After weeks of regional play, the field of 10 for the AND 1 High School Basketball Championship (HBC) is set. And what a field it is.
The tourney's 2005 edition must be exactly what the organizers had in mind, as some of the nation's top teams from all across the country will meet in Philadelphia this weekend to crown a champion.
There are some new faces and plenty of old ones, but everywhere you look, there seems to be an overflow of talent.
This past weekend, the defending champion, Dunwoody (Ga.) secured its free trip to Philly with a 68-63 win over Chapel Hill. An'Juan Wilderness scored a game-high 29 points to keep Dunwoody's hopes for a repeat alive.
In the East I regional, St. Benedict's (N.J.) and star senior Lance Thomas (13 points) just squeaked by St. Patrick's (N.J.), 43-42.
For the third straight year, Canton McKinley (Ohio) won its regional, defeating Taft, 78-67. McKinley, which won the Ohio state title this year, was led by Raymar Morgan who had 17 points and nine rebounds. Marcus Parker also added 17 points in the winning effort.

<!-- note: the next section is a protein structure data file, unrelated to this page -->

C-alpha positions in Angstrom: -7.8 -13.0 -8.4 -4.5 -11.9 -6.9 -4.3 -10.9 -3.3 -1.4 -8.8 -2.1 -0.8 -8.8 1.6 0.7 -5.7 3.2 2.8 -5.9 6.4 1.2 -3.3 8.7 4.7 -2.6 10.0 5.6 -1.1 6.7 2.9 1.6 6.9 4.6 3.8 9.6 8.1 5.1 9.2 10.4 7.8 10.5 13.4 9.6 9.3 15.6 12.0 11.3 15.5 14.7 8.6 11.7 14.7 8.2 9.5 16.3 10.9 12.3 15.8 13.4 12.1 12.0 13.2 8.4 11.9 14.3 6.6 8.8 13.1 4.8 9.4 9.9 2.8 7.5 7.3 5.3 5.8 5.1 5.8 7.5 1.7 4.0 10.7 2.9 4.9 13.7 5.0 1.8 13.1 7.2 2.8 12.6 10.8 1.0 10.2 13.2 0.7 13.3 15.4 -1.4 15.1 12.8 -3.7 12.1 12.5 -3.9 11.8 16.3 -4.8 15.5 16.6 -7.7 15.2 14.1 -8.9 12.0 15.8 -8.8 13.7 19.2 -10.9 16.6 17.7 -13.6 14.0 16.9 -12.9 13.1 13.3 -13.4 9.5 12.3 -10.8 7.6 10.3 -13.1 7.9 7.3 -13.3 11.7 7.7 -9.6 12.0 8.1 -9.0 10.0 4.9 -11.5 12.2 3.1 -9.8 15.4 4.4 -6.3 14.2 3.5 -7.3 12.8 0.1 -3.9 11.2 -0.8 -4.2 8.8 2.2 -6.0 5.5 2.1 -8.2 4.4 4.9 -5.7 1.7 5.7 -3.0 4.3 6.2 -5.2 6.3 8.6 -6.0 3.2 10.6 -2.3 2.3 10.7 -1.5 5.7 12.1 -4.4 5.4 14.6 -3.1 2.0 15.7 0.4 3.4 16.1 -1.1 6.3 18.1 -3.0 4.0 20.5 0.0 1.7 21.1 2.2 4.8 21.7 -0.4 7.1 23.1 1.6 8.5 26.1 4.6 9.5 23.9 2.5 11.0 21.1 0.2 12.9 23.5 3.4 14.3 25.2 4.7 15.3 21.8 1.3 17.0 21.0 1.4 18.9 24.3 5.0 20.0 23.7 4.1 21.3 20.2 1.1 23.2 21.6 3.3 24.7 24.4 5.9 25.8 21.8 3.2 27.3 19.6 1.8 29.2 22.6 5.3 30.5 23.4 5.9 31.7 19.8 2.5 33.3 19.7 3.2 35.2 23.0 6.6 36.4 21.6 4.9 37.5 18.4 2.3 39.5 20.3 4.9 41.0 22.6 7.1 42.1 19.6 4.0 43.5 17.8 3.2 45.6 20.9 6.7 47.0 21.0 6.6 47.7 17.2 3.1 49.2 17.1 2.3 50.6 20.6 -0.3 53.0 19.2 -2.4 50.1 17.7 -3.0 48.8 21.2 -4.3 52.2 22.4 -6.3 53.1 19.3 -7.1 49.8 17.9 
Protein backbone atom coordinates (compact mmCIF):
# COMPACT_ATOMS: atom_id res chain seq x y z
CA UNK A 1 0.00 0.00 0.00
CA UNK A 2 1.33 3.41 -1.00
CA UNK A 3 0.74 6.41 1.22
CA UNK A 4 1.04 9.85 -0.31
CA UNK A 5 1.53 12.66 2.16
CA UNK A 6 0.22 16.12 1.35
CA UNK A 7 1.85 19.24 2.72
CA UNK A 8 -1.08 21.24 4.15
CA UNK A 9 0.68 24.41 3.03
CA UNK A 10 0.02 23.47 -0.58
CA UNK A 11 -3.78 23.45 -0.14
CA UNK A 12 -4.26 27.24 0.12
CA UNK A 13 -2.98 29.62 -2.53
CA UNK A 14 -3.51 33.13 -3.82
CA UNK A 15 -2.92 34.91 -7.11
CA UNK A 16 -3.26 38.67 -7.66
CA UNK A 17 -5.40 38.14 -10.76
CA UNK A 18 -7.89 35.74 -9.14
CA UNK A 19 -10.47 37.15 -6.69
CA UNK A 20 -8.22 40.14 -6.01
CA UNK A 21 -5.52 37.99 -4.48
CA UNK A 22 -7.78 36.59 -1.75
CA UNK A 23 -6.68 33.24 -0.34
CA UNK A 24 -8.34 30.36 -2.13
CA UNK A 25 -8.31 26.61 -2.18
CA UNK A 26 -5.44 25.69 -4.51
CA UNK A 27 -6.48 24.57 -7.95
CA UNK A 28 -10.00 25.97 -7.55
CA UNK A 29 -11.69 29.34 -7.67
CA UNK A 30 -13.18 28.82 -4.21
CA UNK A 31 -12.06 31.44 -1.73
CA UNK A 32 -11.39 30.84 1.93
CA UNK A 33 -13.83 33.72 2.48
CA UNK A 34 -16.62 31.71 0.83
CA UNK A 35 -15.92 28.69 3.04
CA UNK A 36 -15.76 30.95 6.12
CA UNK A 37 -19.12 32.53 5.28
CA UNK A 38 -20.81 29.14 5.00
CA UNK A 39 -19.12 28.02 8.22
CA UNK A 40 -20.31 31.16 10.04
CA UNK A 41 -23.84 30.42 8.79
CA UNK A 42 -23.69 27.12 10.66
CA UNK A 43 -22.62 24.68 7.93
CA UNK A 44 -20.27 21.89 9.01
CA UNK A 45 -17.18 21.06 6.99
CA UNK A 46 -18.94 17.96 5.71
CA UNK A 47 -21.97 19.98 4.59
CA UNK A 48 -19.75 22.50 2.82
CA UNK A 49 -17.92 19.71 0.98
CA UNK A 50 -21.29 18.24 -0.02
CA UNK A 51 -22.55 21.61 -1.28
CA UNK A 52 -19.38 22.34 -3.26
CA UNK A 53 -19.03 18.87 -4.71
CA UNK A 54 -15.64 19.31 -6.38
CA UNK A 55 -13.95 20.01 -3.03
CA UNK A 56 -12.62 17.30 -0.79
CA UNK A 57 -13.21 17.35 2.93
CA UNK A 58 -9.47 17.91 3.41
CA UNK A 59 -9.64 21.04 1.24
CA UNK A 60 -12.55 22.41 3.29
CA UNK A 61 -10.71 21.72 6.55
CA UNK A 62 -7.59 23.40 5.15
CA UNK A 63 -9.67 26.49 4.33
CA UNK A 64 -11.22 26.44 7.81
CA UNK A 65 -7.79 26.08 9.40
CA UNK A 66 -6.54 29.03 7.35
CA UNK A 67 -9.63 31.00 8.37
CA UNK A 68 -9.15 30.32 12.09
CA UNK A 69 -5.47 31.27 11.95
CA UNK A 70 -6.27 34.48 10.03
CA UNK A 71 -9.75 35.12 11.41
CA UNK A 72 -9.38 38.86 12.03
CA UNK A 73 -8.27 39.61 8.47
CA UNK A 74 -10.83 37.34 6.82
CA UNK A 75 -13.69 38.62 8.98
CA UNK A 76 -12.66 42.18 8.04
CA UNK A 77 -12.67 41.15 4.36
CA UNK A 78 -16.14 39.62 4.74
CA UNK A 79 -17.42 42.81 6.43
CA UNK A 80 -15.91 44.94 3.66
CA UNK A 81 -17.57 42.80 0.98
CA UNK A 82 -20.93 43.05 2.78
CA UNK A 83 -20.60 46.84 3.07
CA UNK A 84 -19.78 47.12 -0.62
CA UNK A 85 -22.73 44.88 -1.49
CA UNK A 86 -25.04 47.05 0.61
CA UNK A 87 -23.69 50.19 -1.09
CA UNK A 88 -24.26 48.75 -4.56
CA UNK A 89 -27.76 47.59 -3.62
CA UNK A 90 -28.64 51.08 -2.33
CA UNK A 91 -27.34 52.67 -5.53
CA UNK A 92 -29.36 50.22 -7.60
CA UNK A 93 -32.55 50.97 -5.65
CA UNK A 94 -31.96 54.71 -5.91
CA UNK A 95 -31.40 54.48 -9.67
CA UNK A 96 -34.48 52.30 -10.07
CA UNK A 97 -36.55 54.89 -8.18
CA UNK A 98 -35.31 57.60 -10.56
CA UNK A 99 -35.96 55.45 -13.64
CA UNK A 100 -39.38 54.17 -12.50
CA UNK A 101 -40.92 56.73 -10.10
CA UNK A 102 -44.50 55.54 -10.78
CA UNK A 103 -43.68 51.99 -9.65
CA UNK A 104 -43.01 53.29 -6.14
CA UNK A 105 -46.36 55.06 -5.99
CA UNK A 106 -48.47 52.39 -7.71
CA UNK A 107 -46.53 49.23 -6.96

Marshall (Ill.) took advantage of Custer, 90-58, to win the Midwest II Regional. This will be the second straight year that Marshall has been one of the elite 10 to make it to Philadelphia for the HBC. Senior guard Patrick Beverly scored 29 points, including 11-of-12 from the free throw line.
So now the field is set: Dunwoody, St. Benedict's, Canton McKinley, Marshall, Charlestown, Dallas Carter, Laurinburg, Artesia, Rainier Beach and Paul VI.
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And there will be several intriguing subplots in the City of Brotherly Love.
For example, will Canton McKinley and Dunwoody meet again, as they did last year? And if so, can McKinley extract revenge on its way to an elusive tournament championship?
Also, Massachusetts is one of the few states that doesn't allow its coaches any coaching time in the summer. So while most other coaches can be on the bench during these games, Charlestown's Jack O'Brien cannot. He can be in the building, but won't be allowed to diagram plays, call subs or anything like that. In the Northeast regional, nearly every team was in the same situation, so there were no competitive disadvantages, but at the national level, it will be interesting to see how that plays out.
Regardless, O'Brien and his troops seemed pretty happy to be going and weren't really worrying about late-game strategy.